The Minister of Tourism, Mmamoloko Kubayi-Ngubane, has appointed a panel of experts to help review the current tourism policies and develop a new policy direction for the tourism sector.
The seven-member Advisory Panel, comprising of experts with diverse knowledge in the sector and the economy, will review all our existing policies, provide guidance to the Minister over a twelve-month period, with a view to developing a new comprehensive and overarching tourism policy framework to guide the sector to new heights.
As part of its work, the panel will bring into sharp focus transformation, travel facilitation and regulatory barriers, tourism safety, quality assurance, tourist guiding, tour operators and travel agencies, technological development, product or infrastructure development and conferences bidding and support. Other focus areas include knowledge management, best practices, responsible tourism and sustainable tourism.
“The panel will ensure alignment between proposed policy and government plans and through this policy review, we aim to reposition the tourism sector towards a new trajectory by unlocking its full potential. It is my firm belief that this crucial work will go a long way in increasing our sector’s contribution to our economy, which finds itself at its weakest since the advent of the Coronavirus (COVID-19) pandemic” said Minister Kubayi-Ngubane.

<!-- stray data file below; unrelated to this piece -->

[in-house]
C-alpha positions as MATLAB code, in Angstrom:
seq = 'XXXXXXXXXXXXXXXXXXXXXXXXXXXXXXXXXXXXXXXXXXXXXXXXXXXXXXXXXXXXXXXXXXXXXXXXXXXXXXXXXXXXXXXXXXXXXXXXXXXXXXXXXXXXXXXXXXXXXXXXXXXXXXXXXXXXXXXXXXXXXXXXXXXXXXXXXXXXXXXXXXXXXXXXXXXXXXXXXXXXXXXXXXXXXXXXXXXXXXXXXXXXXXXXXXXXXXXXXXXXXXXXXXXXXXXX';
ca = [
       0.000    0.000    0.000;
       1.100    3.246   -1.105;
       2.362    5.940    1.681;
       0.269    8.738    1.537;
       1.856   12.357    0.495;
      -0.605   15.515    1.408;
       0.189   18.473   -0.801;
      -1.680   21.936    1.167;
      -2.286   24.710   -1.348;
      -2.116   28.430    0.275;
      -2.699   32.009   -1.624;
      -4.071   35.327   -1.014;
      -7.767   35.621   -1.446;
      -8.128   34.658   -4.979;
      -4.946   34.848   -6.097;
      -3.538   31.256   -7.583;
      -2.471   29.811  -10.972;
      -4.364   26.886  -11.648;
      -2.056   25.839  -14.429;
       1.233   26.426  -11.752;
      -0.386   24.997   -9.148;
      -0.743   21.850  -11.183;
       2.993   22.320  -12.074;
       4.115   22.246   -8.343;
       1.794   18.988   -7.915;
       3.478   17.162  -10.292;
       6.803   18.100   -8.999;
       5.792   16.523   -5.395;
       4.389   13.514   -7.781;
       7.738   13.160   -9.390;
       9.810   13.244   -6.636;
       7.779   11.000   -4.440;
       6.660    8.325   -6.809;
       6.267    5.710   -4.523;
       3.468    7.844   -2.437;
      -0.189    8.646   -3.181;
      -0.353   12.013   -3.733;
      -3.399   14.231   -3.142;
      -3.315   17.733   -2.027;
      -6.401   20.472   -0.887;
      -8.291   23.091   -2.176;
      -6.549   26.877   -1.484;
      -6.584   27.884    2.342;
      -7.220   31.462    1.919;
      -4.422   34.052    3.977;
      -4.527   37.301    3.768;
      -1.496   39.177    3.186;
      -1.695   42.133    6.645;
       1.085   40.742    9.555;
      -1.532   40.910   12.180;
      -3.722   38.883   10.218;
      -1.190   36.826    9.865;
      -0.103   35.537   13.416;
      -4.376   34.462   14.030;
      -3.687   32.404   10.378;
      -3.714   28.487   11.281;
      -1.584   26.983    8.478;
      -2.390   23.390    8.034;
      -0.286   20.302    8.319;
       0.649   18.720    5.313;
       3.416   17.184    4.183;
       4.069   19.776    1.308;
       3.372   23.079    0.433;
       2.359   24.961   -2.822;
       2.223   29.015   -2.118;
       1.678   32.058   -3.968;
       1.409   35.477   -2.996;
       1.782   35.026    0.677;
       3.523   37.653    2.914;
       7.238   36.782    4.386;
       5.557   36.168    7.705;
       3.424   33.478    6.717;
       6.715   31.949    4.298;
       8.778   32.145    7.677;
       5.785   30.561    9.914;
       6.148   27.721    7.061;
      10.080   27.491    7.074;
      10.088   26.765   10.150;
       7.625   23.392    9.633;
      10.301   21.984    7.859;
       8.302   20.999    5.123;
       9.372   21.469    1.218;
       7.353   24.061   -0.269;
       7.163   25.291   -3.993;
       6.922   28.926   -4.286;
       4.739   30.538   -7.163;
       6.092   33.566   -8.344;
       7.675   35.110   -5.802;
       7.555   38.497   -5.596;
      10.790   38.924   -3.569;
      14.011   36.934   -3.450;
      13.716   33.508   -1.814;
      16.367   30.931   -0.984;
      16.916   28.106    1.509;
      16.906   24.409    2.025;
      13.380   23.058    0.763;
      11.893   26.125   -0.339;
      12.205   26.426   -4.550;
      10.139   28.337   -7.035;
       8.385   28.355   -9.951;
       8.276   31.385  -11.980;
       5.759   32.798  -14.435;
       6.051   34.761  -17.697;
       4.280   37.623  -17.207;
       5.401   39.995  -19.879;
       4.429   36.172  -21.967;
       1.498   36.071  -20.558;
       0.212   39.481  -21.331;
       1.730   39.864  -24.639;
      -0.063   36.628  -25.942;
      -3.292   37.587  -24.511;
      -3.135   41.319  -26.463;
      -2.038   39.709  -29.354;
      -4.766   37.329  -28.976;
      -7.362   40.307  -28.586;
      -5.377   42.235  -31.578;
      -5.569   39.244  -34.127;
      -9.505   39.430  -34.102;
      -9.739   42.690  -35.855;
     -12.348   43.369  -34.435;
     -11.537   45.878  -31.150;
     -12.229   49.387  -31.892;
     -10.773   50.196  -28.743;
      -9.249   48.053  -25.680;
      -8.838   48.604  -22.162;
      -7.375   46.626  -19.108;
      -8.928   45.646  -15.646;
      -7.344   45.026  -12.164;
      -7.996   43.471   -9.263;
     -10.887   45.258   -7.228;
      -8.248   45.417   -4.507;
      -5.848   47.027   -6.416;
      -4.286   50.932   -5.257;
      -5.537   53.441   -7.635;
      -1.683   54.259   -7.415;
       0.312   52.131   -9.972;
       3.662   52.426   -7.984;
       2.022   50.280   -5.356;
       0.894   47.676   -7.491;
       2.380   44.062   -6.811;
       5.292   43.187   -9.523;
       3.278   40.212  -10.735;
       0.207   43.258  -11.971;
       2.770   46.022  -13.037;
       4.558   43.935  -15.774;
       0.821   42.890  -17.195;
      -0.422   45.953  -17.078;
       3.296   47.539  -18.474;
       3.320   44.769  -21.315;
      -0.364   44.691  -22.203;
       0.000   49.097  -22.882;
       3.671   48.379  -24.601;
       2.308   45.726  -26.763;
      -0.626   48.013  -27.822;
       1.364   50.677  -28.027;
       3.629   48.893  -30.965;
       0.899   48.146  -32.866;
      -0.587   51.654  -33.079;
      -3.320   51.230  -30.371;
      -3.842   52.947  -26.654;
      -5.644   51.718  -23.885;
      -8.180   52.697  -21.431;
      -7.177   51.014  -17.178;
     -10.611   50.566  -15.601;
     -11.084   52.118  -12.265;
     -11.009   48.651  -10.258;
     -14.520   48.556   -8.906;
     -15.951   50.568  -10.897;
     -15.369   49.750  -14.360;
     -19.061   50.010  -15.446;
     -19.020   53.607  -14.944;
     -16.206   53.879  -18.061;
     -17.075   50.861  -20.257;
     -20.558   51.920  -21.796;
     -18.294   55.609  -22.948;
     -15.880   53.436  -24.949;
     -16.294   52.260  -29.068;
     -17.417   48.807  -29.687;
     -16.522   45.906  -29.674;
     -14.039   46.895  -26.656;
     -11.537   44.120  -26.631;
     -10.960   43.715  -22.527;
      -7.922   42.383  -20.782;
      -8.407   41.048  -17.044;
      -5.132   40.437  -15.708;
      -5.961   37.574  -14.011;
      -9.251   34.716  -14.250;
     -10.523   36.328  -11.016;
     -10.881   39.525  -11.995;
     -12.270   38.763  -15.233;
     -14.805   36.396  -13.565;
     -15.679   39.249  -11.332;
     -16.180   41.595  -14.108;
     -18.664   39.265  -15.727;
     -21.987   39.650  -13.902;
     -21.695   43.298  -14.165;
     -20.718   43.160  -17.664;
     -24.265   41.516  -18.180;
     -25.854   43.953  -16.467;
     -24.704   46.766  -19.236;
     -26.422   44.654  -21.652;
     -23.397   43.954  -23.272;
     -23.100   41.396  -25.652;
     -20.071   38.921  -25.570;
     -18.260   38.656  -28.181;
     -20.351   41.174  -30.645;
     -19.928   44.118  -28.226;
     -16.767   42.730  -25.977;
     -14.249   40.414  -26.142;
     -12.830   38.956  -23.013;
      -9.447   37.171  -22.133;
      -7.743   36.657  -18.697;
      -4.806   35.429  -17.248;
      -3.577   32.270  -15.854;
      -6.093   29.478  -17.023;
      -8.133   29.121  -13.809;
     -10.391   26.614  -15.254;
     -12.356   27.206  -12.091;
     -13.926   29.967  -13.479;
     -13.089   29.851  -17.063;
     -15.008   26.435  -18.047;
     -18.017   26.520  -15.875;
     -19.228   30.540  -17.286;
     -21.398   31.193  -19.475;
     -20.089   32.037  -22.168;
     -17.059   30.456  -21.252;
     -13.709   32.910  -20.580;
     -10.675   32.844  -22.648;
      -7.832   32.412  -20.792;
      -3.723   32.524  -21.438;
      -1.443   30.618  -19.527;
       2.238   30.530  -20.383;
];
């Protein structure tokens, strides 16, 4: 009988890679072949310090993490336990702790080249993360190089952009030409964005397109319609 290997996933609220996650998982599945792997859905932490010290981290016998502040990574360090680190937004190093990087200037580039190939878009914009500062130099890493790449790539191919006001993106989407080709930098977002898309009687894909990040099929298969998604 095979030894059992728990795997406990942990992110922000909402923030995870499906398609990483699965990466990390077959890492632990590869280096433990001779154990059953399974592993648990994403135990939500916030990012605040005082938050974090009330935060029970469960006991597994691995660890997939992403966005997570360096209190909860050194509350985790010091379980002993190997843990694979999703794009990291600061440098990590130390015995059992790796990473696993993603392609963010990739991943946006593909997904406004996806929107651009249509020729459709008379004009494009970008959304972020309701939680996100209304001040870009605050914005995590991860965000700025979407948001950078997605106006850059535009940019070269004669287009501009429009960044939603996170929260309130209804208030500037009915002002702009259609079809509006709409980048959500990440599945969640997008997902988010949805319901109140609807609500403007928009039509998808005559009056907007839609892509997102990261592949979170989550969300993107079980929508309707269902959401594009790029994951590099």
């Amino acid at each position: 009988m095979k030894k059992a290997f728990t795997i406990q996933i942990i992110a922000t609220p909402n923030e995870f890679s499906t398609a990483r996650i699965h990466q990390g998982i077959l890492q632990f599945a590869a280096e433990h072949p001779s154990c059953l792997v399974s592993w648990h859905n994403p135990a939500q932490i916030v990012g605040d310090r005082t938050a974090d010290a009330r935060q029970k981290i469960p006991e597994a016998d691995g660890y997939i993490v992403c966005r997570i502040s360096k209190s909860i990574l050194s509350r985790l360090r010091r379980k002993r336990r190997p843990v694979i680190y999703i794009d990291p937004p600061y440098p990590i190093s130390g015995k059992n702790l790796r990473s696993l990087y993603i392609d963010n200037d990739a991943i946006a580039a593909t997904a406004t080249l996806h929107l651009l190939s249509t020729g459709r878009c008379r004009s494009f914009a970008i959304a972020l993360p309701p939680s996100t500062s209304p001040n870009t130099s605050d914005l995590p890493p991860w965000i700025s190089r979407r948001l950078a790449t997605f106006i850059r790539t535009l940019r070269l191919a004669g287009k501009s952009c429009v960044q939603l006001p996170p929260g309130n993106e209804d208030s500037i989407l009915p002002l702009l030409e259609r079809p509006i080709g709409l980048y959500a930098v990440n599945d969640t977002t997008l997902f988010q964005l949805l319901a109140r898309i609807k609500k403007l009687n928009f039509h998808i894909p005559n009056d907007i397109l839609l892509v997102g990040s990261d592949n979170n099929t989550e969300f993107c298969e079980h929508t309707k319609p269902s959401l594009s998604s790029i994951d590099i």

A meeting with the panel was convened recently at which all of the members expressed gratitude and committed to be the anchor in our bid as a government to close the glaring policy gap. The 1996 Tourism White Paper on the development and Promotion of Tourism in South Africa, for example, remains the overarching policy framework but it was updated over two decades ago (24 years ago) – this requires some reflection.
Minister Kubayi-Ngubane added: “I’m looking forward to working with the panel members who will help me steer the ship to the right direction. The tourism sector has an intricate value chain which is continuously impacted by global policy developments, necessitating a comprehensive review of tourism policy in South Africa. Most notably, global and local trends have emerged in the past two decades and we need cutting-edge knowledge to thrive and respond adequately to technological development to avoid becoming obsolete.”
Click here to read more about the members of the panel